Greenpeace activists forced a temporary shut down of Shell petrol pump near the WEF meeting venue here this morning and called for the energy giant to be suspended from the influential annual global economic meet being held in Davos.
The petrol pump was shut down by about 25 activists to protest against the company's Arctic drilling programme off Alaska.
Greenpeace said activists from Germany, Switzerland, France and Italy chained fuel pumps together to stop them from operating, and also placed three tonnes of ice on the station.
They also placed a lifelike polar bear on top of the ice, and hung a banner from the roof which read "Arctic Oil – too risky".
Greenpeace International Executive Director Kumi Naidoo, who is at the World Economic Forum, said: "The huge risks that Shell faces in the Arctic are bad news for investors, for the pristine environment and for the climate itself.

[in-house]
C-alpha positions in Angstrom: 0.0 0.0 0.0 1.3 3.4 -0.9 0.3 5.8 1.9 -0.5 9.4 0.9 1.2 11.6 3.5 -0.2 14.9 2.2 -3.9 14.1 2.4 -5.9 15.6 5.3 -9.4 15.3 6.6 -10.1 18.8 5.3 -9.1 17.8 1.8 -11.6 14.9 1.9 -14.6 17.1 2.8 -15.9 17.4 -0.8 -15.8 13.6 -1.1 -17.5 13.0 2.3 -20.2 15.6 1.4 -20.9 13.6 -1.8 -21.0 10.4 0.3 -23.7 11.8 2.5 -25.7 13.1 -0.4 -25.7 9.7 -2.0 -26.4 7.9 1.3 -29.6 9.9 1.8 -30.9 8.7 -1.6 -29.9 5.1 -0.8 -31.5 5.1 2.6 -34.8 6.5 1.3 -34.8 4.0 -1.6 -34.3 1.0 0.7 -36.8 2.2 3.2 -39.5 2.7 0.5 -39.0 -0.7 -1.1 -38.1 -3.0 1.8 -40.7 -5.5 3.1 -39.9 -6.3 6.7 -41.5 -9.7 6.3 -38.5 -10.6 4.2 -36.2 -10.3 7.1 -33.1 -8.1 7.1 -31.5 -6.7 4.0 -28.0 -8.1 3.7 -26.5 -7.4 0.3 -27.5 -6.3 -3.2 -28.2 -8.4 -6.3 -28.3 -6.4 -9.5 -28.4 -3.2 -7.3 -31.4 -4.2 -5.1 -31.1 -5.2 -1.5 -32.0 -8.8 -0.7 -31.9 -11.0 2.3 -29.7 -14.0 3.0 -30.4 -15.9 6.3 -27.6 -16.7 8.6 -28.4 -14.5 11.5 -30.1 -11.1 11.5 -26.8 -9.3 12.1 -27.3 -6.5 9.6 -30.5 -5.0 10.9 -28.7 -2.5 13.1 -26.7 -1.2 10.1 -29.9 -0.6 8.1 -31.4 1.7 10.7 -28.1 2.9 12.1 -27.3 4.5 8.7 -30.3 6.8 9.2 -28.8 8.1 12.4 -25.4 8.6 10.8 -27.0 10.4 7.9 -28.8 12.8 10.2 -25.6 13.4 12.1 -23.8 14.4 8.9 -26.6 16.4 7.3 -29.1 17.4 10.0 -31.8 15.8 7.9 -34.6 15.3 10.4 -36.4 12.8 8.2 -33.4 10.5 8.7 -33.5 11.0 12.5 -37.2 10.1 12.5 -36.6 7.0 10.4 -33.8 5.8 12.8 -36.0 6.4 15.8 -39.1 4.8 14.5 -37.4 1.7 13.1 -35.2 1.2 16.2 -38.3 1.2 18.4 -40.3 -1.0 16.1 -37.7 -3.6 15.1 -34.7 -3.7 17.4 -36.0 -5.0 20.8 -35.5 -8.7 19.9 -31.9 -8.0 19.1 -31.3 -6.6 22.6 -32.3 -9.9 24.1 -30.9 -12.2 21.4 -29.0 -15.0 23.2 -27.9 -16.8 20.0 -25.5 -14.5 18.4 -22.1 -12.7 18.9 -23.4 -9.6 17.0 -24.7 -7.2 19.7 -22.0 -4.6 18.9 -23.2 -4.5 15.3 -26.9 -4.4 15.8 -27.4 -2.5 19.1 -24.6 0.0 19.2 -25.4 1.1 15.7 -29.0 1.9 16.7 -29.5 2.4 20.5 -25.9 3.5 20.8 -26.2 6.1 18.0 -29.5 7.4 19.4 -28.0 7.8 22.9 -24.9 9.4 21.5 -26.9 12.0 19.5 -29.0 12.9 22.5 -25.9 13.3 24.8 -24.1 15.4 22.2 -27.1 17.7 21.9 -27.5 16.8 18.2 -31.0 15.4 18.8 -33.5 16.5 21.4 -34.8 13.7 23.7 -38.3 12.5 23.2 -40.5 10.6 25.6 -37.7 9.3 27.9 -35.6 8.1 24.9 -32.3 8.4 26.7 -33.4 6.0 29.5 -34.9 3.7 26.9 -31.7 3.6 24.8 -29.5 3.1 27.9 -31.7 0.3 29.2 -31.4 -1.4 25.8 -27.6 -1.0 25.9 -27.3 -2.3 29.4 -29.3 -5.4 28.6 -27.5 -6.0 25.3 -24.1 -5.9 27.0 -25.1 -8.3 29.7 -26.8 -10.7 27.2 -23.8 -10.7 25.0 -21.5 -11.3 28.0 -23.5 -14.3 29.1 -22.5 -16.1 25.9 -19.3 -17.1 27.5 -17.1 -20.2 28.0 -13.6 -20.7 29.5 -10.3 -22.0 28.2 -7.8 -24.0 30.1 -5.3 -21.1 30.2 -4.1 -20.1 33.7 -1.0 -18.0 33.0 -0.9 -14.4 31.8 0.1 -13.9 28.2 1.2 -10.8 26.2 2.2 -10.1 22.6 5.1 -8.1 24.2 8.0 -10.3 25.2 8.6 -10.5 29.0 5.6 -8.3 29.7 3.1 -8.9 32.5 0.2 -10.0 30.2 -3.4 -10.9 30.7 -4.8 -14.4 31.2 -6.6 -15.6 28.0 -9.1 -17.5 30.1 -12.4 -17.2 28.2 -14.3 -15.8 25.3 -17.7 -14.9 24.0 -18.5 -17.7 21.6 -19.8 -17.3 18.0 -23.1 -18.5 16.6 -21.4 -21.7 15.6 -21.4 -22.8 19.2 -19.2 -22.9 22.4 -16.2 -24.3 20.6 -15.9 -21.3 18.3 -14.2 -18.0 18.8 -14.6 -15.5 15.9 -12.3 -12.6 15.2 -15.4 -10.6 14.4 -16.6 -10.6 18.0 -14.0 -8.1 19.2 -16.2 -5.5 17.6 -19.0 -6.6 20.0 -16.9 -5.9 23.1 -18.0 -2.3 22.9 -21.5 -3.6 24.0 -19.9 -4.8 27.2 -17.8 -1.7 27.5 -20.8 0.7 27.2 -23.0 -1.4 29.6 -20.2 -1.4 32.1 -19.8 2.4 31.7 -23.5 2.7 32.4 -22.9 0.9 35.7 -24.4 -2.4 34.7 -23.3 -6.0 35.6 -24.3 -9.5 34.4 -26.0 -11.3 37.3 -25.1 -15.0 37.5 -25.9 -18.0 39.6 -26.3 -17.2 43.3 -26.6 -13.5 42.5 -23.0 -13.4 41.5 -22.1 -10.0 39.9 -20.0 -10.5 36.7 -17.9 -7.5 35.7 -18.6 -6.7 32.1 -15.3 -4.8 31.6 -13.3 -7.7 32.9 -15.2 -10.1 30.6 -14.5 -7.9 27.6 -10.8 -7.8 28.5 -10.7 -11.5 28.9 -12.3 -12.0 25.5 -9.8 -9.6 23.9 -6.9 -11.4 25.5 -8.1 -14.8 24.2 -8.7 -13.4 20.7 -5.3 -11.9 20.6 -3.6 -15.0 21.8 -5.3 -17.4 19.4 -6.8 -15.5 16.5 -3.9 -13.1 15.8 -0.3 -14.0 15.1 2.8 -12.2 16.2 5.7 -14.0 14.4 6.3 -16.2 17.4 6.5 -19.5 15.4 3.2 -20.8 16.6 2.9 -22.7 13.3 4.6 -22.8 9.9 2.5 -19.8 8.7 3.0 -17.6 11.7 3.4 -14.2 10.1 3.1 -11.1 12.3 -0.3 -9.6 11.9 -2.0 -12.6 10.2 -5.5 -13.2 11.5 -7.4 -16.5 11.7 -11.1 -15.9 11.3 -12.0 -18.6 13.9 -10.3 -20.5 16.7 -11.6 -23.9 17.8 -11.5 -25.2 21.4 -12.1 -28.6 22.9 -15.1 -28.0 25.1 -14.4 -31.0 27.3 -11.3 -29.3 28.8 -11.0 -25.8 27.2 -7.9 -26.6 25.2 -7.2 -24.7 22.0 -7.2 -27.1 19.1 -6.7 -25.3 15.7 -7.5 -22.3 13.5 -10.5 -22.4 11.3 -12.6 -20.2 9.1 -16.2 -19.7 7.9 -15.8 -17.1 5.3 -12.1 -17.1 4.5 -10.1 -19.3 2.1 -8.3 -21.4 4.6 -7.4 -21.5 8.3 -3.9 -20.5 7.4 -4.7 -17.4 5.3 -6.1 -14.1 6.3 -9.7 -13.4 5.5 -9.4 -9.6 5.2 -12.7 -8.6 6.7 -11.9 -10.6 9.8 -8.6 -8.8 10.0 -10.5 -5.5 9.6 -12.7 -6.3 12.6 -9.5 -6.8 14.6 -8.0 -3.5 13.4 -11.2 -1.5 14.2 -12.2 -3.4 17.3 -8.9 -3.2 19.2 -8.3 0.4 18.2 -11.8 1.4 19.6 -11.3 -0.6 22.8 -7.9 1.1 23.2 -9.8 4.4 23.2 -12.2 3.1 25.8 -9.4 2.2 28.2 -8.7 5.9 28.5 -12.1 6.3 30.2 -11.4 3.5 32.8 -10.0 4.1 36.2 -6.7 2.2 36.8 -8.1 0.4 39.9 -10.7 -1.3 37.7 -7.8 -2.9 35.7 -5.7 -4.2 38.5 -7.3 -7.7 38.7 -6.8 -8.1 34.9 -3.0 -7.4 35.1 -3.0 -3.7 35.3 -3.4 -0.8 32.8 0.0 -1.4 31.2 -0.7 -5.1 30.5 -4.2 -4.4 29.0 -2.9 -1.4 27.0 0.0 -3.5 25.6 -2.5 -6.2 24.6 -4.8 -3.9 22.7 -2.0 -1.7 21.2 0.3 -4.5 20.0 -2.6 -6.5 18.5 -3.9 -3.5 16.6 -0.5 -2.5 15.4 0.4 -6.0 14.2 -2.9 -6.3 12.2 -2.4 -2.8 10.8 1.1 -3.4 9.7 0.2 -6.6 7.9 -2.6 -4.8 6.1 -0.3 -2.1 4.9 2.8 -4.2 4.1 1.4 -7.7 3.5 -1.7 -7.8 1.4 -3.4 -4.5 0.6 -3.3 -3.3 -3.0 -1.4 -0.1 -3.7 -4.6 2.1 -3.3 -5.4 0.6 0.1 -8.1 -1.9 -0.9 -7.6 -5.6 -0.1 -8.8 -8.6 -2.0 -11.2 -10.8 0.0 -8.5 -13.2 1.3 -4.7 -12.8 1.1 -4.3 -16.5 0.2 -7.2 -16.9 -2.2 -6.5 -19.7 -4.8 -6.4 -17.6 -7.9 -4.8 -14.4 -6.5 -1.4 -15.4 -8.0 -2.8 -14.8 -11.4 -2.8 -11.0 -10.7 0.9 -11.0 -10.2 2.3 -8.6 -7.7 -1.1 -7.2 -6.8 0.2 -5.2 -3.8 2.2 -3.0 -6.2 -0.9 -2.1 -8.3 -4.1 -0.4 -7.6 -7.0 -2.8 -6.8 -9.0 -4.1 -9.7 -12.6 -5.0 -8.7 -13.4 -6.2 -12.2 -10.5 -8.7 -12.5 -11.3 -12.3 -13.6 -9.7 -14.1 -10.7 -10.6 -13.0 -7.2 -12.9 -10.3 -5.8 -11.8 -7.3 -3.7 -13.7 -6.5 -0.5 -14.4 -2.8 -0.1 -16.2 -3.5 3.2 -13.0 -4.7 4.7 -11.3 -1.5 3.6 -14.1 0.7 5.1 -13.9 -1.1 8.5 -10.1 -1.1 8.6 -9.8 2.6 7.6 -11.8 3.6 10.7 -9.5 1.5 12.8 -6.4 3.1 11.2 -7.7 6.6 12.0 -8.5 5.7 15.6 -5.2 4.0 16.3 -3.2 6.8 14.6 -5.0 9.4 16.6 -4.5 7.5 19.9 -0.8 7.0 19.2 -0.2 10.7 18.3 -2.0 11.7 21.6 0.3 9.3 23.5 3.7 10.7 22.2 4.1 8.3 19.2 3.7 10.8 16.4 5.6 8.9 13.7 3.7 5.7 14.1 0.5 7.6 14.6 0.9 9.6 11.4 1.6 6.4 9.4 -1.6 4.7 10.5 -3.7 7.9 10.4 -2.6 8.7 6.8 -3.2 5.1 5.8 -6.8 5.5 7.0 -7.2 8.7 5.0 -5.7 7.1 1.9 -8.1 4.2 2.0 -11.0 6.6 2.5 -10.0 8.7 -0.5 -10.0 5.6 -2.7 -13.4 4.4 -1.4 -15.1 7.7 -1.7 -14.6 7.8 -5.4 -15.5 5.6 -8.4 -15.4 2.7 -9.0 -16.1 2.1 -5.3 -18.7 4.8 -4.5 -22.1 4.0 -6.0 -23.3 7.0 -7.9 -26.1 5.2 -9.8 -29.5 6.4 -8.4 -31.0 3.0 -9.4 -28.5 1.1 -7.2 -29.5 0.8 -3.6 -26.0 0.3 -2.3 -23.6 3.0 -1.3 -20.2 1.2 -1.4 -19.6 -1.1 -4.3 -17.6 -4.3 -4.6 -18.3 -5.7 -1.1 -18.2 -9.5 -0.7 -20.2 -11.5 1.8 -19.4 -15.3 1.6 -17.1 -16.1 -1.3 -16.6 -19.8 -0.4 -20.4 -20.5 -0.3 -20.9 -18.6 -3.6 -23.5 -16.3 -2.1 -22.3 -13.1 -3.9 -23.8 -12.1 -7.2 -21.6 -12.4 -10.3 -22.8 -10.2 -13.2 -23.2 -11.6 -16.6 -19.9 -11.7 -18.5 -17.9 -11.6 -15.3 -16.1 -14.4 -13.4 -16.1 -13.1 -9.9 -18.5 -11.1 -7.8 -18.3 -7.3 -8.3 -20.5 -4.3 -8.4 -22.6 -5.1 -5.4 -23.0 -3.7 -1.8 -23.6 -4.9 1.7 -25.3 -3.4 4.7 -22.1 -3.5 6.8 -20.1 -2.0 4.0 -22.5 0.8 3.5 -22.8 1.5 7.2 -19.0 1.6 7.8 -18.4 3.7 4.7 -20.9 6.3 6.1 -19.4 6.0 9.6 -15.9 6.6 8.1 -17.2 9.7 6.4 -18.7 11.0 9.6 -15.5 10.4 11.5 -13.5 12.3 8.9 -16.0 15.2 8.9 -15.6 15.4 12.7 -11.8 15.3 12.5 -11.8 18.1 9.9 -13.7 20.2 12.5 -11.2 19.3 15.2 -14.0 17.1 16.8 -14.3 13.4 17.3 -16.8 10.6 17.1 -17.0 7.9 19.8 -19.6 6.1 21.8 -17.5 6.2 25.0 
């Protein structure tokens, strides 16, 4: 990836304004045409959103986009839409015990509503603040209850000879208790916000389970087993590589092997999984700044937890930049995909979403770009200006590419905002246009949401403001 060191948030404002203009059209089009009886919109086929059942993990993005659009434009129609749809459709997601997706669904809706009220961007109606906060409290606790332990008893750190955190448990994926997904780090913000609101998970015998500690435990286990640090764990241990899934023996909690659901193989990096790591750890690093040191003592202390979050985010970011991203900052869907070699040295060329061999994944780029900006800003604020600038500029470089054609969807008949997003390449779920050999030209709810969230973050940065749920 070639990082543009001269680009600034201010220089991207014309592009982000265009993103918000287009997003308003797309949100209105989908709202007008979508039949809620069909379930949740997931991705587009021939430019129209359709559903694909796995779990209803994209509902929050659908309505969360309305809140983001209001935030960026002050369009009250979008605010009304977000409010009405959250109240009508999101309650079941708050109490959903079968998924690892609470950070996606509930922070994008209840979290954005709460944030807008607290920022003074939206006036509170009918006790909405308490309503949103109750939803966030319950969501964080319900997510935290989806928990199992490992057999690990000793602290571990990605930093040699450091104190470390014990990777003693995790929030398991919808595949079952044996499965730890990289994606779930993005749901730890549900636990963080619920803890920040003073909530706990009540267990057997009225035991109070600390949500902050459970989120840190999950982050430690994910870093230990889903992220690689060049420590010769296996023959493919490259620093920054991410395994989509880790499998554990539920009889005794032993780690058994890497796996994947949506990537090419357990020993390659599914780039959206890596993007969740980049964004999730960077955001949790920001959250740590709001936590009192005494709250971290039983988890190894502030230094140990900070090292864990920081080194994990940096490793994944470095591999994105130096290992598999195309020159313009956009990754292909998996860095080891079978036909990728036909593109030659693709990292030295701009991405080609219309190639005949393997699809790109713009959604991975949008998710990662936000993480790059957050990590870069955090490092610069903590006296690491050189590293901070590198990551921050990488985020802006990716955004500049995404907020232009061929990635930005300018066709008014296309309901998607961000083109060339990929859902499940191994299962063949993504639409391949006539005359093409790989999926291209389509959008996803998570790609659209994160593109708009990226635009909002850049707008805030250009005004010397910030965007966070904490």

"After a drilling season in Alaska that lurched from one dangerous incident to the next, the company has proved beyond doubt that it cannot operate safely."
Naidoo added: "Shell now faces a series of official inquiries and a level of public opposition that seriously threatens its brand.
"It's time for all oil companies to take a long hard look at Shell's torrid experience in the Arctic and consider this simple question: is it worth risking our global reputation for this?"
Shell CEO Peter Voser is also in Davos for the economic forum, where his company was yesterday given the 'Public Eye' people's award for the world's most unsustainable corporation at a function held parallel to WEF meet in this Swiss town.
Greenpeace said that thousands of people from around the world voted in the annual awards.
Greenpeace also said that it is "asking the WEF to consider whether destructive corporations such as Shell should in future be invited to Davos.
"While the company's Arctic programme continues, Greenpeace believes Shell should be suspended from the WEF".
Shell's Arctic drilling programme is currently under review by the Obama administration after a series of mishaps reportedly highlighted the huge risks the company is taking with its Alaskan venture.
Greenpeace has launched an international campaign to